‘What possible good reasons would God have for permitting evil?’
This is a question often voiced when an explanation of why God might allow suffering is presented. The Free Will argument goes some way to providing an explanation for why a good God might allow suffering. To add to this line of thought it’s worth thinking about the nature of ‘good’ itself. What do we mean when say something is good?
The ancient Greeks were known for their deep thinking – and, thanks to 300, their incredible abs – had some ideas about this. They may have been around a long time ago but I think that they’re not so different from you or I.
One of these Greeks, a chap by the name of Epicurus, decided upon a definition that what is good is that which is pleasurable. If it feels good, it is good. We’re not a million miles from that today in our society. In this way of thinking, a good thing is an event or action that results in pleasure, whereas, correspondingly, a bad thing is a something that results in pain.
There is some truth to this. It is undeniable that many pleasurable things are good. A fun night at the pub with friends that leaves us feeling good, can be truly good! Likewise, breaking an arm when mountain biking is painful, and it is bad! But this definition isn’t large enough to describe the whole picture.
So we then ask, ‘Are there things that are good that aren’t pleasurable?’ Well, what about selfless acts of bravery that risk life to save others? The parents, for example, who are badly injured after running back into their burning house to rescue their young child? We would all want, I think, to say that this is a good act.
Richard Swinburne, Emeritus Professor of Philosophy at Oxford University and one of the top philosophers of religion in the last 50 years, acknowledges that the problem of pain in relation to a world comprised only of pleasurable goods would be a very big problem.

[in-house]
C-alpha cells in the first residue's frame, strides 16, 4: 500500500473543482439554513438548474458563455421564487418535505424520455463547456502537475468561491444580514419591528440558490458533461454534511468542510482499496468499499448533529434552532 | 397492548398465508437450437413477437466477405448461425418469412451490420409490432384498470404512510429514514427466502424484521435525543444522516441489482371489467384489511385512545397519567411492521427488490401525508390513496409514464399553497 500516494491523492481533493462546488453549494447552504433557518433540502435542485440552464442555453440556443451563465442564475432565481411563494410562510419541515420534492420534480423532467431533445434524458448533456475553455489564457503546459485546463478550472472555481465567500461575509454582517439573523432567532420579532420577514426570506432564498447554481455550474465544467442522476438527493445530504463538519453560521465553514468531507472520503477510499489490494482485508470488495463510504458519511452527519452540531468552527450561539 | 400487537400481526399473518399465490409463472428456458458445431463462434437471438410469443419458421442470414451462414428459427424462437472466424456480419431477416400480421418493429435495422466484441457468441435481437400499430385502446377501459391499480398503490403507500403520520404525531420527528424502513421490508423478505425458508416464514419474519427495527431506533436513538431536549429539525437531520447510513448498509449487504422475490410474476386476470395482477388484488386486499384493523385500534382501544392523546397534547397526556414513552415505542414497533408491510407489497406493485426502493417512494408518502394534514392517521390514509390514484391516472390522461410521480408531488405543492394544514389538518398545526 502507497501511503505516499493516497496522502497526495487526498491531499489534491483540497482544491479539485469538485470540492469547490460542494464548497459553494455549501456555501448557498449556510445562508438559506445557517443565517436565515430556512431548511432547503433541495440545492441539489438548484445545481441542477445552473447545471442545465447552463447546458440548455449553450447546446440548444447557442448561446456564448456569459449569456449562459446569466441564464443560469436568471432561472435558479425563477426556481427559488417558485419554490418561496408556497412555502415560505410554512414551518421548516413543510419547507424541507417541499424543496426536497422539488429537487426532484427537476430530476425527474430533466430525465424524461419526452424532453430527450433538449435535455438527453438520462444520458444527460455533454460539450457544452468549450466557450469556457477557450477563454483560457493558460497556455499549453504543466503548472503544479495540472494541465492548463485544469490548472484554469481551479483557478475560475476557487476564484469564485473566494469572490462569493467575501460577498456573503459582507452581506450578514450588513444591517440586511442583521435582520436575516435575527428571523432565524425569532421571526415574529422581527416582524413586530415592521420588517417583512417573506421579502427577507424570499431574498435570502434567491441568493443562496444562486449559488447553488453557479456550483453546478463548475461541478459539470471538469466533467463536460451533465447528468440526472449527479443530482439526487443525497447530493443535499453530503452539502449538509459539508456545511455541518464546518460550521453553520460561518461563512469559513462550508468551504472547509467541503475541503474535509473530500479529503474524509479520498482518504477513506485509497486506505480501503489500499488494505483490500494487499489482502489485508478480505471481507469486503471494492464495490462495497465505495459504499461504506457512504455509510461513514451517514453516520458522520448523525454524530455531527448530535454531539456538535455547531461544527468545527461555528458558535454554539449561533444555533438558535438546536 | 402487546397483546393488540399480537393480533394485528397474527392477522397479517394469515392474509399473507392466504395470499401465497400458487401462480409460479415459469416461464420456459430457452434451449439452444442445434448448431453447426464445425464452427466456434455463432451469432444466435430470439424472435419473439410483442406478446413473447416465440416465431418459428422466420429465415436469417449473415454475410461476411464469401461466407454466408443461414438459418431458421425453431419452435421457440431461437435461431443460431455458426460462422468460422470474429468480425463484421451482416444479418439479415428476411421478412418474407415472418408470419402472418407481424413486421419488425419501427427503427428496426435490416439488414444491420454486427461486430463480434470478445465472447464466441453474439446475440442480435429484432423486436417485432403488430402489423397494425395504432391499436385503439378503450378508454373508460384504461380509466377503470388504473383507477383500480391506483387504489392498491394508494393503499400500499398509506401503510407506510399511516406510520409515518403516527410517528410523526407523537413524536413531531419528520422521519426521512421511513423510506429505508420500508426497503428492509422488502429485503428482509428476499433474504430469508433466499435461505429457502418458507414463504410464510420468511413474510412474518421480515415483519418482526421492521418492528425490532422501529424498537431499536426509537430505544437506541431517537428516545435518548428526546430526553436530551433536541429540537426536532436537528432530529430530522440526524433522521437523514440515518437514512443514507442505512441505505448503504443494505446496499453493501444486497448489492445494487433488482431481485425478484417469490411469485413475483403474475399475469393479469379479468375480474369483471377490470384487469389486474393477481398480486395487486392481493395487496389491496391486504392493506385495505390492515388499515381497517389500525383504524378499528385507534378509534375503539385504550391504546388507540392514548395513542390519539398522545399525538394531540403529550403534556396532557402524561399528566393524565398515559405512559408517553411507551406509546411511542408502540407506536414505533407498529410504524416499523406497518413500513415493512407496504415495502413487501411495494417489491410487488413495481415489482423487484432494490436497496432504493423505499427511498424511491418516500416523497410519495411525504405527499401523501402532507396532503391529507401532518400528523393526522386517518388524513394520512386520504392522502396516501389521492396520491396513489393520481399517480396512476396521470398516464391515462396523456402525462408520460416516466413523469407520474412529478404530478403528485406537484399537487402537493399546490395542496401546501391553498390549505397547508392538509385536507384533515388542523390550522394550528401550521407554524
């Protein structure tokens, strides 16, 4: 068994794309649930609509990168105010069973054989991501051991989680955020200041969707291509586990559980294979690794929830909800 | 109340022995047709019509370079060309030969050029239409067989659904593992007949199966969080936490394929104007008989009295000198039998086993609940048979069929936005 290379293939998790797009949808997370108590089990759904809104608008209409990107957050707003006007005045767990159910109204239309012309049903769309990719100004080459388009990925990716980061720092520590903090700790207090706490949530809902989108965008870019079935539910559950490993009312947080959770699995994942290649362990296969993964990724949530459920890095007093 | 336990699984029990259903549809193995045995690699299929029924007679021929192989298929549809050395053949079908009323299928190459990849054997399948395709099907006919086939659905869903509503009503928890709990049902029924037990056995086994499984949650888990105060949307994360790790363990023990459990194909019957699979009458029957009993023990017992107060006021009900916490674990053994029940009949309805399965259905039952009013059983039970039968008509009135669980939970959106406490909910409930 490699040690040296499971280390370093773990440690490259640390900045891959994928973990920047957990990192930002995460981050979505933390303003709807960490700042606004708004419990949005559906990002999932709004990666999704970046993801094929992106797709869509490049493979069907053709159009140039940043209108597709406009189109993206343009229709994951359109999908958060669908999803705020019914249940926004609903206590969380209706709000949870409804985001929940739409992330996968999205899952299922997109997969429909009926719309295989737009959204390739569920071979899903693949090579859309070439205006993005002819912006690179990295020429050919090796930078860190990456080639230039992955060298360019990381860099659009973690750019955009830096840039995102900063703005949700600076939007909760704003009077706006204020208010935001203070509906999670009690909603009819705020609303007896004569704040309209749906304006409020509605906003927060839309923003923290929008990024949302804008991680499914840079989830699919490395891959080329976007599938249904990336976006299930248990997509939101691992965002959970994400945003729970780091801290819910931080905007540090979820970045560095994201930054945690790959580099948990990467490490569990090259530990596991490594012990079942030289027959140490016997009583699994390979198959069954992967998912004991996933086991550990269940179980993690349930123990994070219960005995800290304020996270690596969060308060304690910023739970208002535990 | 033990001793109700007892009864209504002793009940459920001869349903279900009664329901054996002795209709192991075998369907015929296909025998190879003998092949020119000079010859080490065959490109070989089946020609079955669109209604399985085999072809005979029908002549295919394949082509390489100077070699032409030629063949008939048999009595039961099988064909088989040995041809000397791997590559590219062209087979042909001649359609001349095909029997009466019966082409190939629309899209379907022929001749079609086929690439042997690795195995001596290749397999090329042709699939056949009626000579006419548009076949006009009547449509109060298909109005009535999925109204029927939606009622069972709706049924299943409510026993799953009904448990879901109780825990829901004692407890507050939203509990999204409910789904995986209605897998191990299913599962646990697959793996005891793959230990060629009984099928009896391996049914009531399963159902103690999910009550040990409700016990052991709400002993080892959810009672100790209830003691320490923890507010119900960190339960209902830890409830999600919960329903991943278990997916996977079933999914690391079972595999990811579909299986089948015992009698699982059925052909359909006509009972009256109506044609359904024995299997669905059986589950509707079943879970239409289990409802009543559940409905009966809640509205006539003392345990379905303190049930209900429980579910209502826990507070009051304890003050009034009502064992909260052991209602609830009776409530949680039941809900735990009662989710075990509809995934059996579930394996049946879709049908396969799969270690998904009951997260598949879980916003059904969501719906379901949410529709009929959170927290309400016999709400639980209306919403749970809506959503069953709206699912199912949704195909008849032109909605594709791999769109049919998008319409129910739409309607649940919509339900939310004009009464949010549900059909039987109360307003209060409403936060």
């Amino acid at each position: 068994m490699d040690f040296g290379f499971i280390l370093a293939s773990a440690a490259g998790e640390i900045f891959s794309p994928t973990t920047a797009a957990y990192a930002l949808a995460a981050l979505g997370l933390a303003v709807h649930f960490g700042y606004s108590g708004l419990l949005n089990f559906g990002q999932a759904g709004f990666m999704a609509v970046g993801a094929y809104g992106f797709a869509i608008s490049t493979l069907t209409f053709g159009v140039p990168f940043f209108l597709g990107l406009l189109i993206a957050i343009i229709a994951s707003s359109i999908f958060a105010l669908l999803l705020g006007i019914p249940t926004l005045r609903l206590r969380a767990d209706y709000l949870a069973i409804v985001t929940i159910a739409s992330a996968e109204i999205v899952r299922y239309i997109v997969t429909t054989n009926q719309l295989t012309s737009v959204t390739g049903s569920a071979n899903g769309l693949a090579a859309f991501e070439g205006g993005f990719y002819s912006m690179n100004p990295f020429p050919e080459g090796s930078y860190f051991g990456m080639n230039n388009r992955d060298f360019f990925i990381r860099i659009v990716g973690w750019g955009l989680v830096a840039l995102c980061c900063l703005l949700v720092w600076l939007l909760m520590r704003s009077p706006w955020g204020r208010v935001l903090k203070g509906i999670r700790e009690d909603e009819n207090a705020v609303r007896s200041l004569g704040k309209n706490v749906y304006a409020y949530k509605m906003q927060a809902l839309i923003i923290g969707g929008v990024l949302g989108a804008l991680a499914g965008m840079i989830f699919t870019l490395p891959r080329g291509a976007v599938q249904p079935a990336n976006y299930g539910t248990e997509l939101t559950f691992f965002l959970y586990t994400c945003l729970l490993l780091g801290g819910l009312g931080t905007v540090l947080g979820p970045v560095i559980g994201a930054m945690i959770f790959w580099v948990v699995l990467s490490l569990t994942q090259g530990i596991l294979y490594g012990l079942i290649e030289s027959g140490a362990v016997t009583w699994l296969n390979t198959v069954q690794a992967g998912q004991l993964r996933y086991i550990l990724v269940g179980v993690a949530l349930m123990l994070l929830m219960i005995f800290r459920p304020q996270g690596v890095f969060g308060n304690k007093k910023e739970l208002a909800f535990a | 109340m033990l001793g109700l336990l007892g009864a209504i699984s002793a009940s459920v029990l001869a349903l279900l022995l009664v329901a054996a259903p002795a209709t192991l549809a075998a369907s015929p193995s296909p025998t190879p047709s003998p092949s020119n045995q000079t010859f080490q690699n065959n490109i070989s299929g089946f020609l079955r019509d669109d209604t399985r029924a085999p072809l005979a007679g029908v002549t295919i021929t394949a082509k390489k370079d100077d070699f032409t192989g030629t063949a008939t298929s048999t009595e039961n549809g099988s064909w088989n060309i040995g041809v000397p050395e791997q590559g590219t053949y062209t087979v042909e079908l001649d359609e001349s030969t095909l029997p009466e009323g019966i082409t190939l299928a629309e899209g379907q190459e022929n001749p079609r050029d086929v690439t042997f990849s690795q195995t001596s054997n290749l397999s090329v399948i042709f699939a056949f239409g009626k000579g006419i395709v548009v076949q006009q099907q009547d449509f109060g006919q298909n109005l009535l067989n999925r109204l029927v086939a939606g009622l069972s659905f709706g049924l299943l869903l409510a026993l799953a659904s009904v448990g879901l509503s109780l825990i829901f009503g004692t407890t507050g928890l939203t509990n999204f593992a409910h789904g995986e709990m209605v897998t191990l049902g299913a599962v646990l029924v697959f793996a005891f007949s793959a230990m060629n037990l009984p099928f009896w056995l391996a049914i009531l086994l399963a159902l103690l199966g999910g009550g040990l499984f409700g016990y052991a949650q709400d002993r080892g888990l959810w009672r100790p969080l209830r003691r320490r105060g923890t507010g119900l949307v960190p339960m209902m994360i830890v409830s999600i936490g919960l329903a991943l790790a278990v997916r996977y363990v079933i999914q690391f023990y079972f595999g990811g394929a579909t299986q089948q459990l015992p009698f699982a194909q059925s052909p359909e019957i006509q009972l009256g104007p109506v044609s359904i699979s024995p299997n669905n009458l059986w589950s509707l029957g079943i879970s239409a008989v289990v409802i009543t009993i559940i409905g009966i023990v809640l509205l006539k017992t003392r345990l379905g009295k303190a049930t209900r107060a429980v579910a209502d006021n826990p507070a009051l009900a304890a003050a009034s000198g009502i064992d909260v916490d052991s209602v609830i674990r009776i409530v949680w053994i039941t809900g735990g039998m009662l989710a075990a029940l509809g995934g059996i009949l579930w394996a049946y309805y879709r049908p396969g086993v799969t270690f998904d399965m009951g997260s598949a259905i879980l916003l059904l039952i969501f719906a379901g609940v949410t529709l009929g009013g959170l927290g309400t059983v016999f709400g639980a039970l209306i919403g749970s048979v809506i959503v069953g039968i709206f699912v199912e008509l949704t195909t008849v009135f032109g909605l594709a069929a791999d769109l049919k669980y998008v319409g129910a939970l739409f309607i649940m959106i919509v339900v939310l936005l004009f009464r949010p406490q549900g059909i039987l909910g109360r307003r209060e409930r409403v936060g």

“My suffering would be pure loss for me if the only good thing in life was sensory pleasure, and the only bad thing sensory pain; and it is because the modern world tends to think in those terms that the problem of evil seems so acute. If these were the only good and bad things, the occurrence of suffering would indeed be a conclusive objection to the existence of God.”
Swinburne is saying that because there are some things which are good, which are not pleasurable, we can allow for the painful alongside the good without contradiction. The painful moment never, ever feels nice, but there can exist a deeper element to the moment which is truly good.
In a me-centered culture, where my happiness is king, pain can be a terrible thing. When my felt-happiness is the most important thing for me then I will do all I can to avoid pain.
Perhaps this is why so many people ask ‘Why?’ when the pain comes. As Swinburne observes, the ‘acute’ nature of pain when we’re living for pleasure is a shock to us. It’s a jolt that awakens us to reality that our self-centredness has obscured. In this way, some pain is not without its (valuable) uses, as C. S. Lewis observed:
God whispers to us in our pleasures, speaks in our conscience, but shouts in our pains: it is his megaphone to rouse a deaf world.